Strong language. Do you think that our publicly-funded Catholic schools meet these requirements? Do you think a bishop could be prosecuted in a Canon court for failure to ensure that the schools meet these requirements?
I know, I know. It sounds like a long shot. I don’t claim to be a Canon lawyer. Maybe I’m just being silly. But I think it’s an interesting question. It’s not as though this is a new issue and that bishops simply haven’t had time to realize what’s happening. The decay in our schools has been going on for decades and our complaints to bishops have fallen on deaf ears. Could this be our last recourse because we’ve run out of options?
I understand that the bishops can’t fix the schools with the snap of their fingers. But are they doing anything at all? Attempts to reform existing government-funded Catholic schools would likely fail for at least two reasons. First, the government has too much influence on curriculum. Second, the existing establishment of the school hierarchy and staff, which is dominated by liberals, would block attempts at reform.
The only way we can really fix this problem is to emancipate ourselves from government funding and go it alone with private schools. Some courageous lay people and religious have tried to fill the void by founding various private Catholic schools. May God bless them. But the low enrollment makes tuition quite expensive. If we had a larger participation of families in private schools, tuition could be reduced dramatically and made much more accessible. And why couldn’t each diocese take up a special collection once a year to support the private schools?
All that being said, Canon Law also places a heavy burden on the parents to raise their kids with sound Catholic teaching.
Can. 798 Parents are to entrust their children to those schools which provide a Catholic education. If they are unable to do this, they are obliged to take care that suitable Catholic education is provided for their children outside the schools.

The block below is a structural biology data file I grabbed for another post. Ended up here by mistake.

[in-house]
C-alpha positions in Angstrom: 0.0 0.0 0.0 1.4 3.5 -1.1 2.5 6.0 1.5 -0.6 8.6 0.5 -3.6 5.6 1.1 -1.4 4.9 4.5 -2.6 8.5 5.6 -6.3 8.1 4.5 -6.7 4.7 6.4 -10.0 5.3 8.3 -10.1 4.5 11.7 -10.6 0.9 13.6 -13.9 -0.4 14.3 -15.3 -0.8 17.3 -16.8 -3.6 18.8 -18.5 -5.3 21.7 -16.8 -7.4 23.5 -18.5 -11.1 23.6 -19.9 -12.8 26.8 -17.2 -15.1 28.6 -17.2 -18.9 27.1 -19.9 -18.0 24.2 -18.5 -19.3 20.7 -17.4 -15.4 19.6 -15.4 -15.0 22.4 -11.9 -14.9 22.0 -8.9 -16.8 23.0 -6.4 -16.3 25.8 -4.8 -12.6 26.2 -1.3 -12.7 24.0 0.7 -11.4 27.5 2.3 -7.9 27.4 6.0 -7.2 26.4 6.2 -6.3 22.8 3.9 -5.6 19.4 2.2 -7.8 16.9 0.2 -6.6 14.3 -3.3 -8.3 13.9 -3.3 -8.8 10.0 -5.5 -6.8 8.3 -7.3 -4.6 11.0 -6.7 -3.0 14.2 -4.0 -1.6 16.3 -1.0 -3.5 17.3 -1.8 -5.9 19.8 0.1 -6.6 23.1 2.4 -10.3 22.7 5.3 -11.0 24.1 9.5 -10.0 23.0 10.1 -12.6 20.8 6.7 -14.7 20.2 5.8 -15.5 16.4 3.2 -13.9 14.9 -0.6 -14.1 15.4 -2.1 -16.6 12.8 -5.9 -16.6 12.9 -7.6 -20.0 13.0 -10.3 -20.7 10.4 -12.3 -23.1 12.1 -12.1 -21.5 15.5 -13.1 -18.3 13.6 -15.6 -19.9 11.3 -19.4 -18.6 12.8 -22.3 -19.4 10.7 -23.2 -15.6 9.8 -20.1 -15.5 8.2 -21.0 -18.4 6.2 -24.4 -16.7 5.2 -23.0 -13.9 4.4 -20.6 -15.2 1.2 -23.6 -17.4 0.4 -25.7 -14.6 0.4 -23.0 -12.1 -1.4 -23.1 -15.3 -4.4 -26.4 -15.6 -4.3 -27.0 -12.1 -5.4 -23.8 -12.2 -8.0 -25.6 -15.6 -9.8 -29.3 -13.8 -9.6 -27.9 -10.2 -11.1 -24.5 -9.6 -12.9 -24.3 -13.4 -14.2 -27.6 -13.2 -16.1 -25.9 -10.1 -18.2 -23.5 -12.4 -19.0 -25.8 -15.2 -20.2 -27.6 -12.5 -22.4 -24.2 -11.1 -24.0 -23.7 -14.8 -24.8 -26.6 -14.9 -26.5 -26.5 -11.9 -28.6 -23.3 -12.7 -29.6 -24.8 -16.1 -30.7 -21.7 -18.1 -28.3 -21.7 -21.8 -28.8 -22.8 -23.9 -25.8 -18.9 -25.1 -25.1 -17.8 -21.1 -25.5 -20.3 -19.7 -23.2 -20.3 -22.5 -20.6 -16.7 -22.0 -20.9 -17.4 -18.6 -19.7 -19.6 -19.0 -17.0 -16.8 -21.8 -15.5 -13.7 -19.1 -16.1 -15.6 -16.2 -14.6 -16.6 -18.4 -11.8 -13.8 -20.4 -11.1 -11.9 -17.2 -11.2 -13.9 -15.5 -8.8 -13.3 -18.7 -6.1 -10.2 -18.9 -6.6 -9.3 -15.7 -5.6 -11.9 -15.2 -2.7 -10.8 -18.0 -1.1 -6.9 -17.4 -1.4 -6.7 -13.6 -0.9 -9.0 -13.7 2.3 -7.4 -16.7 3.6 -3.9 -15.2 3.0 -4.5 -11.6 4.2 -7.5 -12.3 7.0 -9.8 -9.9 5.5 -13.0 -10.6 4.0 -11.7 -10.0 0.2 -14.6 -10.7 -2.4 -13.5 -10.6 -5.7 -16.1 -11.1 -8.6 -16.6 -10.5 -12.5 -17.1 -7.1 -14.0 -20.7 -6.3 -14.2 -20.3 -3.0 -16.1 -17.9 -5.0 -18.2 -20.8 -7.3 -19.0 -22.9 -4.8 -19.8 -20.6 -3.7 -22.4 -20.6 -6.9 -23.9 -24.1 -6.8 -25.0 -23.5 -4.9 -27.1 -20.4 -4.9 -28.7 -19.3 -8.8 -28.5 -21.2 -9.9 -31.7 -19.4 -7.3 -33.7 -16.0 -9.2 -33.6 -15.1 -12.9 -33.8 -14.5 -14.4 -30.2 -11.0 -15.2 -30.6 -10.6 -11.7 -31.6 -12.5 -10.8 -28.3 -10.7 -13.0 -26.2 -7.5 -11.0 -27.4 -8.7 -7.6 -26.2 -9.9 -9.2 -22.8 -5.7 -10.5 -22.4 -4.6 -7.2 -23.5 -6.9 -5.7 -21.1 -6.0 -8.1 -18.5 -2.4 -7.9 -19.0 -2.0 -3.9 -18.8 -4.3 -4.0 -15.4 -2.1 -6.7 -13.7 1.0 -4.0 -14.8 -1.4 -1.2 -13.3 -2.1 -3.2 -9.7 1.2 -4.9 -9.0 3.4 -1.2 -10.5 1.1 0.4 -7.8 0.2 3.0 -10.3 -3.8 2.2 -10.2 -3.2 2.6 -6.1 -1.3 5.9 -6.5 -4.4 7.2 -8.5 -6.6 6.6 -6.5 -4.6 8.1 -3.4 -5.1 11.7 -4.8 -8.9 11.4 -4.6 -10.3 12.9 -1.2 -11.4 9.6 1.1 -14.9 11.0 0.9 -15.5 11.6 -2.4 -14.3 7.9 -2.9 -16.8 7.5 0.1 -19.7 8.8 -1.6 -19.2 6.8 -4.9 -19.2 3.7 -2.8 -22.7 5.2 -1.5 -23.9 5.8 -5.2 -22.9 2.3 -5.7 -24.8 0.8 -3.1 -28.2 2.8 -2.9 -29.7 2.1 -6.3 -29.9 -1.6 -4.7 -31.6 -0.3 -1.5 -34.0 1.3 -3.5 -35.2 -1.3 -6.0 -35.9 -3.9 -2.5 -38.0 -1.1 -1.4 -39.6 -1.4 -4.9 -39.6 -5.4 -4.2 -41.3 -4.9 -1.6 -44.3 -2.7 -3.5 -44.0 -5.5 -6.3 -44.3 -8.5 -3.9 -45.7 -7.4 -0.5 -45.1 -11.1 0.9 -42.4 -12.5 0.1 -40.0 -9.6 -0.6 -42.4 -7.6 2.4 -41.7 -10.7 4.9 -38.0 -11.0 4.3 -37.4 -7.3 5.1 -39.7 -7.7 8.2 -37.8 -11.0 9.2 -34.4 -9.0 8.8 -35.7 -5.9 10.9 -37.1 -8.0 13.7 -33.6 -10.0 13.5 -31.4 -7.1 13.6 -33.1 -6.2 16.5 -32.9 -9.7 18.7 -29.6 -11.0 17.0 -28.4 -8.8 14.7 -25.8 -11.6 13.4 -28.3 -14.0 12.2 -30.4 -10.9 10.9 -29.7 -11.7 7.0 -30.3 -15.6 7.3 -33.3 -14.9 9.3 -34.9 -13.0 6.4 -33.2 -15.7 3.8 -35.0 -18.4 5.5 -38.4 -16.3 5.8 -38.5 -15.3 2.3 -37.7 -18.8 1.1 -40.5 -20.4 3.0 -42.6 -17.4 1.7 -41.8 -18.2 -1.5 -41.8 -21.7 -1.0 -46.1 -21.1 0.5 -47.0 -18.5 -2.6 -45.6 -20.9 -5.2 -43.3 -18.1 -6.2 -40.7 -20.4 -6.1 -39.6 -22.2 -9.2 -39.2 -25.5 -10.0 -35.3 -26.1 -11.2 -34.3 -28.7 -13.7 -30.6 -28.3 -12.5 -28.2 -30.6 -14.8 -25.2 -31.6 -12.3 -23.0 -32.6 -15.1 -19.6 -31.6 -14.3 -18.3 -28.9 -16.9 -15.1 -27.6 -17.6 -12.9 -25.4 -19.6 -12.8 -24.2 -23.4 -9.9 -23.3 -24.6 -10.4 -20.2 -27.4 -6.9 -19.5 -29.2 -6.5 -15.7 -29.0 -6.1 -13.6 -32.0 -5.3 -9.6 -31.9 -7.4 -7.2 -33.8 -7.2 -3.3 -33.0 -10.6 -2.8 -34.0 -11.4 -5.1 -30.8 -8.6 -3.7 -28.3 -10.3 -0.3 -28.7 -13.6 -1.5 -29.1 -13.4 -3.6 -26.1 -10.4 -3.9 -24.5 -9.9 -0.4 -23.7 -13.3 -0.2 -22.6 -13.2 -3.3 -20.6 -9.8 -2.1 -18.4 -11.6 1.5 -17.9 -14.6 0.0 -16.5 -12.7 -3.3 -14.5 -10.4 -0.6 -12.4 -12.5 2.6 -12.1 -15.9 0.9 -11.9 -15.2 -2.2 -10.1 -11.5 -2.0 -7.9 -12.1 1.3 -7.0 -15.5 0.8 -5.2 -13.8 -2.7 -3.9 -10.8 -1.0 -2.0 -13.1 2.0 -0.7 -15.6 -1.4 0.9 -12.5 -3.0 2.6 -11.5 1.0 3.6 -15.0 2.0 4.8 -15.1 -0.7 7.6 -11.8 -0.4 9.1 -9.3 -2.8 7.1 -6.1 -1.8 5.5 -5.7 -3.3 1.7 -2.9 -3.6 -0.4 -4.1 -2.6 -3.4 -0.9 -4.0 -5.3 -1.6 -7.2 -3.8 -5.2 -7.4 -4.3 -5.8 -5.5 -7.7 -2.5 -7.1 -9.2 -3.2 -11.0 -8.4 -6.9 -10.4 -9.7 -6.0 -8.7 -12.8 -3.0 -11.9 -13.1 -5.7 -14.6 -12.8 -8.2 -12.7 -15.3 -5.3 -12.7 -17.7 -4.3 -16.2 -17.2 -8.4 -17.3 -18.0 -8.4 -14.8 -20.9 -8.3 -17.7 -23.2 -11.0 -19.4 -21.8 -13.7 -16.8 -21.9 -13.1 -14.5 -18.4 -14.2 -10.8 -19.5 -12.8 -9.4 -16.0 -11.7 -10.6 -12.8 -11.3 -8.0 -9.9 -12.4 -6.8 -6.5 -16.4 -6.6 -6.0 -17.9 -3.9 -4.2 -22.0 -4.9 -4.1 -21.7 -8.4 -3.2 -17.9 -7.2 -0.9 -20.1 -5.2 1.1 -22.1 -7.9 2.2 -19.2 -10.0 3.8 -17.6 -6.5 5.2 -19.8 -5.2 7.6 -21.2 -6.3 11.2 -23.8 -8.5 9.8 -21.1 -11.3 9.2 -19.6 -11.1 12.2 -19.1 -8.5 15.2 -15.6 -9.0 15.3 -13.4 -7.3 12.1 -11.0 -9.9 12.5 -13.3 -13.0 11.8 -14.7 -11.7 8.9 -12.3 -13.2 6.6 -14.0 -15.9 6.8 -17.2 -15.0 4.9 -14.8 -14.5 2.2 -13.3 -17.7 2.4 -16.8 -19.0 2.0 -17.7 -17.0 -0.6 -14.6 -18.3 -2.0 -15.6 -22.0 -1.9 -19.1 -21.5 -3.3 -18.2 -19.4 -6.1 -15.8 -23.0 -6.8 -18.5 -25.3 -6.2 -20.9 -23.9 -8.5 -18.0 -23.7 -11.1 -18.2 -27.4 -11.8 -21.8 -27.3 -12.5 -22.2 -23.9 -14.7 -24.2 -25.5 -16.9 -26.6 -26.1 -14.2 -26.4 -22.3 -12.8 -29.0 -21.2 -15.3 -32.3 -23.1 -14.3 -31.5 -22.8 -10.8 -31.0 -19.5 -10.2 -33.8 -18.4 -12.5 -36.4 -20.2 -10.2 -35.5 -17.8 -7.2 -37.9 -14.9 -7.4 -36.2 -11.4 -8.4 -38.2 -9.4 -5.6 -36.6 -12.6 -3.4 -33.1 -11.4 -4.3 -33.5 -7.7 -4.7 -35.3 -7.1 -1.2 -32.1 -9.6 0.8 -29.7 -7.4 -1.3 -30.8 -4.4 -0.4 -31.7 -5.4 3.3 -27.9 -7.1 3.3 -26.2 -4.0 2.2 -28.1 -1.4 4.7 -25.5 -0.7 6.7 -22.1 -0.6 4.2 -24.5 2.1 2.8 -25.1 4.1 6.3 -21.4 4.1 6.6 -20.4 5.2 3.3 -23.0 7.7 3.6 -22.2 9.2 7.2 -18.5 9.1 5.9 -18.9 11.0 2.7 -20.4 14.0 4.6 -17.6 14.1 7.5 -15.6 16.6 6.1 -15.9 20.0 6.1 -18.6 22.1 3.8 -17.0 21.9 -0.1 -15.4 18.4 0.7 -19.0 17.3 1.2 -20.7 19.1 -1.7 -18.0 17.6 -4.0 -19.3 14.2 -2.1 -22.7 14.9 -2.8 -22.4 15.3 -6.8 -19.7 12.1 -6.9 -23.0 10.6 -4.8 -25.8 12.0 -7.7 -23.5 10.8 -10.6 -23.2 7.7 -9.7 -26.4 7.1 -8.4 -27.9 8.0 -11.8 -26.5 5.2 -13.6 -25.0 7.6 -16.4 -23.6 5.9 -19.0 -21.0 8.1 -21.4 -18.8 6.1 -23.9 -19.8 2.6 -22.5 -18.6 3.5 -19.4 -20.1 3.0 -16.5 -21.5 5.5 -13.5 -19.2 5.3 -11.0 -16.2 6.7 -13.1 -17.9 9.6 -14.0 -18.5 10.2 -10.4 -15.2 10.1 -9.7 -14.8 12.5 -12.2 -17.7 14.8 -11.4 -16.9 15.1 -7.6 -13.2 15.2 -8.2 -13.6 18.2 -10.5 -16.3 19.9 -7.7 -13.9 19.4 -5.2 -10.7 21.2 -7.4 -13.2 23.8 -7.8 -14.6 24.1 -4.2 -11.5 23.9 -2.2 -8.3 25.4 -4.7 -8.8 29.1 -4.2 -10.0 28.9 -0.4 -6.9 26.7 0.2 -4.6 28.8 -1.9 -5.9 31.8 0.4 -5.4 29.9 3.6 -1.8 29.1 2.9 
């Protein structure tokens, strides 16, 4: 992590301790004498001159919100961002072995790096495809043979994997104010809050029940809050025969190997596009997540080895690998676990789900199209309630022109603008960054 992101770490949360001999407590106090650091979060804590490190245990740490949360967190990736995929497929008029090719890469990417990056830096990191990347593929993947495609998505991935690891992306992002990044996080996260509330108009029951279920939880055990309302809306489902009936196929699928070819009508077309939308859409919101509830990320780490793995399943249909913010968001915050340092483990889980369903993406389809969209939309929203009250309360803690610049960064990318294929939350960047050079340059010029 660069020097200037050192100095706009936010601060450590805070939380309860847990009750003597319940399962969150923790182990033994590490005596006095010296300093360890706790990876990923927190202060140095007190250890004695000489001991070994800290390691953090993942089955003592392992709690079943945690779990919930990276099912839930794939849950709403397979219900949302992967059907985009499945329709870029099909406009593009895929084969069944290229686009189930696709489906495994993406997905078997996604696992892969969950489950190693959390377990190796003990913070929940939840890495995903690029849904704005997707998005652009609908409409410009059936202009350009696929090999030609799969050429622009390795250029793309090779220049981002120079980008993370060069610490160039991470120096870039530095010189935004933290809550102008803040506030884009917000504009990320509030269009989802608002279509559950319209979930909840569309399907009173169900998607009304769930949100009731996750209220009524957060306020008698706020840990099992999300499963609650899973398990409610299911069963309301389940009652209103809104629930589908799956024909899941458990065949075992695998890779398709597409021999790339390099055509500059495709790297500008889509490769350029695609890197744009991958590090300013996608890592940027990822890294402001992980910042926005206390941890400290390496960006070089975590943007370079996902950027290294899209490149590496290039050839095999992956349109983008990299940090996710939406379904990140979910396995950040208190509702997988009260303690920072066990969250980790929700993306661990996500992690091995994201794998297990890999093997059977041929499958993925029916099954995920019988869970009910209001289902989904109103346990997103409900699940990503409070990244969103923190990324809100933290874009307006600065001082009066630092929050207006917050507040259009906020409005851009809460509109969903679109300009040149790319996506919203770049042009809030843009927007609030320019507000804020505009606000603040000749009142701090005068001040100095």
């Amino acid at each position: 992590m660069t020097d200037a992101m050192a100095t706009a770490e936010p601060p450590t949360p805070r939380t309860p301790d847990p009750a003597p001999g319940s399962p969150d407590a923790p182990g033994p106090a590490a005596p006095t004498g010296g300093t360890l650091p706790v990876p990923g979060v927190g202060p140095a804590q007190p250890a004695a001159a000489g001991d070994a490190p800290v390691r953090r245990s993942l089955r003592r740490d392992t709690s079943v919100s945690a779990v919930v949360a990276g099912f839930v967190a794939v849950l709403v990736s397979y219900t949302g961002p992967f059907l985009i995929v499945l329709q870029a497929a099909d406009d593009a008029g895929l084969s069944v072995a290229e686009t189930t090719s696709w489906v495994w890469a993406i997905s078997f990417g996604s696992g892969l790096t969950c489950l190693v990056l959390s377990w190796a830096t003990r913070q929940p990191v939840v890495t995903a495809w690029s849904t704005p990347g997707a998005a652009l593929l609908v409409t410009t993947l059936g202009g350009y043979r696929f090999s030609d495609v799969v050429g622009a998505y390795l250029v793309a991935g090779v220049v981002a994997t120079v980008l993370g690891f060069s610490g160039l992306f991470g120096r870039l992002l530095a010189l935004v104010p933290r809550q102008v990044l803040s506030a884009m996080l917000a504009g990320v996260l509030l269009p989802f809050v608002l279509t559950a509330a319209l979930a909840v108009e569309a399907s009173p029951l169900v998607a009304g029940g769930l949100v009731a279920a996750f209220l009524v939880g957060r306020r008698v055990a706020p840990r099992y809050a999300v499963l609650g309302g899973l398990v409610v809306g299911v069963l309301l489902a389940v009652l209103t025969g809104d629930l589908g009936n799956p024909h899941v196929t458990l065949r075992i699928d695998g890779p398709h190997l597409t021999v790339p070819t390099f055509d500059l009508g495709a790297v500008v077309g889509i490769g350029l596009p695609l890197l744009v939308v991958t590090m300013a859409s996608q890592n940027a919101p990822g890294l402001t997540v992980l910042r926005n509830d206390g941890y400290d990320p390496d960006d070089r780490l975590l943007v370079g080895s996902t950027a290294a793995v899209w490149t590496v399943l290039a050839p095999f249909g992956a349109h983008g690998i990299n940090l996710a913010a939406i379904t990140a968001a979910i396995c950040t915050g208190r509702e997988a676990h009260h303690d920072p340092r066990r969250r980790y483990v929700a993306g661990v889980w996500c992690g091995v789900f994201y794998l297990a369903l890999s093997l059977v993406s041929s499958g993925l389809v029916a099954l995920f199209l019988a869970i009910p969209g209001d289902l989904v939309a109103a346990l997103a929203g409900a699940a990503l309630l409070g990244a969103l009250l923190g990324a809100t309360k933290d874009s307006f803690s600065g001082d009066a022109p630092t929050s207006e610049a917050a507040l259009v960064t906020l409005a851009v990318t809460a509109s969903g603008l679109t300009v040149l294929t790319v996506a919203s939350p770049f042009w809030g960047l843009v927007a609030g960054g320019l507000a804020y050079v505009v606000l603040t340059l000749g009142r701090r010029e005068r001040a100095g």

Can. 799 The Christian faithful are to strive so that in civil society the laws which regulate the formation of youth also provide for their religious and moral education in the schools themselves, according to the conscience of the parents.
Can. 800 §1. The Church has the right to establish and direct schools of any discipline, type, and level.
§2. The Christian faithful are to foster Catholic schools, assisting in their establishment and maintenance according to their means.
I’m not sure that all Catholic parents are meeting these requirements either, even among parents that take their faith seriously. I think there’s a temptation to delegate faith formation to the school, even when parents know that the school isn’t providing sound teaching. Maybe the bishops should be prosecuting the parents?
There’s no magic solution to this conundrum. It will take blood, sweat and tears to get out of this mess. But for the sake of our children, let’s start doing something. Our ancestors and the Saints left us valiant examples. Why can’t we do them proud and live up to the greatness of the heritage they bequeathed to us?